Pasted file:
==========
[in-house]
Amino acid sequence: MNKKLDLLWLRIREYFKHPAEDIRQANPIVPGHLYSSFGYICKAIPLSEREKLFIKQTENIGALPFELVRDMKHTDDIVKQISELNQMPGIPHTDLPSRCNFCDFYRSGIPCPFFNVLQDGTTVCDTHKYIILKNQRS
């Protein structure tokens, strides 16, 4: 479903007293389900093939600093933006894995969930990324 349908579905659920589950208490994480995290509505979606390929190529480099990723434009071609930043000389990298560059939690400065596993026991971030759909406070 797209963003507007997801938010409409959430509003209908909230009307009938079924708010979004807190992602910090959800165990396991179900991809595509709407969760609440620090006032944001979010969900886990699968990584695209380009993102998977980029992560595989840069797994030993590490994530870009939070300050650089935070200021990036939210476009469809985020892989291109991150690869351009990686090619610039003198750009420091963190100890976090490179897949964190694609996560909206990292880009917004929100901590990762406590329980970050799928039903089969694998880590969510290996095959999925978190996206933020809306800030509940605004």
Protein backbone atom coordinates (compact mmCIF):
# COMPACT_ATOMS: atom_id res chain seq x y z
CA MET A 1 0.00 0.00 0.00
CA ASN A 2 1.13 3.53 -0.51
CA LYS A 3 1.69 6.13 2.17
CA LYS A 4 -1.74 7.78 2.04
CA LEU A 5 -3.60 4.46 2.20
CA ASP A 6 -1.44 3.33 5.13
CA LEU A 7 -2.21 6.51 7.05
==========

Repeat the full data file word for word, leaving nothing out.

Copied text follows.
[in-house]
Amino acid sequence: MNKKLDLLWLRIREYFKHPAEDIRQANPIVPGHLYSSFGYICKAIPLSEREKLFIKQTENIGALPFELVRDMKHTDDIVKQISELNQMPGIPHTDLPSRCNFCDFYRSGIPCPFFNVLQDGTTVCDTHKYIILKNQRS
């Protein structure tokens, strides 16, 4: 479903007293389900093939600093933006894995969930990324 349908579905659920589950208490994480995290509505979606390929190529480099990723434009071609930043000389990298560059939690400065596993026991971030759909406070 797209963003507007997801938010409409959430509003209908909230009307009938079924708010979004807190992602910090959800165990396991179900991809595509709407969760609440620090006032944001979010969900886990699968990584695209380009993102998977980029992560595989840069797994030993590490994530870009939070300050650089935070200021990036939210476009469809985020892989291109991150690869351009990686090619610039003198750009420091963190100890976090490179897949964190694609996560909206990292880009917004929100901590990762406590329980970050799928039903089969694998880590969510290996095959999925978190996206933020809306800030509940605004």
Protein backbone atom coordinates (compact mmCIF):
# COMPACT_ATOMS: atom_id res chain seq x y z
CA MET A 1 0.00 0.00 0.00
CA ASN A 2 1.13 3.53 -0.51
CA LYS A 3 1.69 6.13 2.17
CA LYS A 4 -1.74 7.78 2.04
CA LEU A 5 -3.60 4.46 2.20
CA ASP A 6 -1.44 3.33 5.13
CA LEU A 7 -2.21 6.51 7.05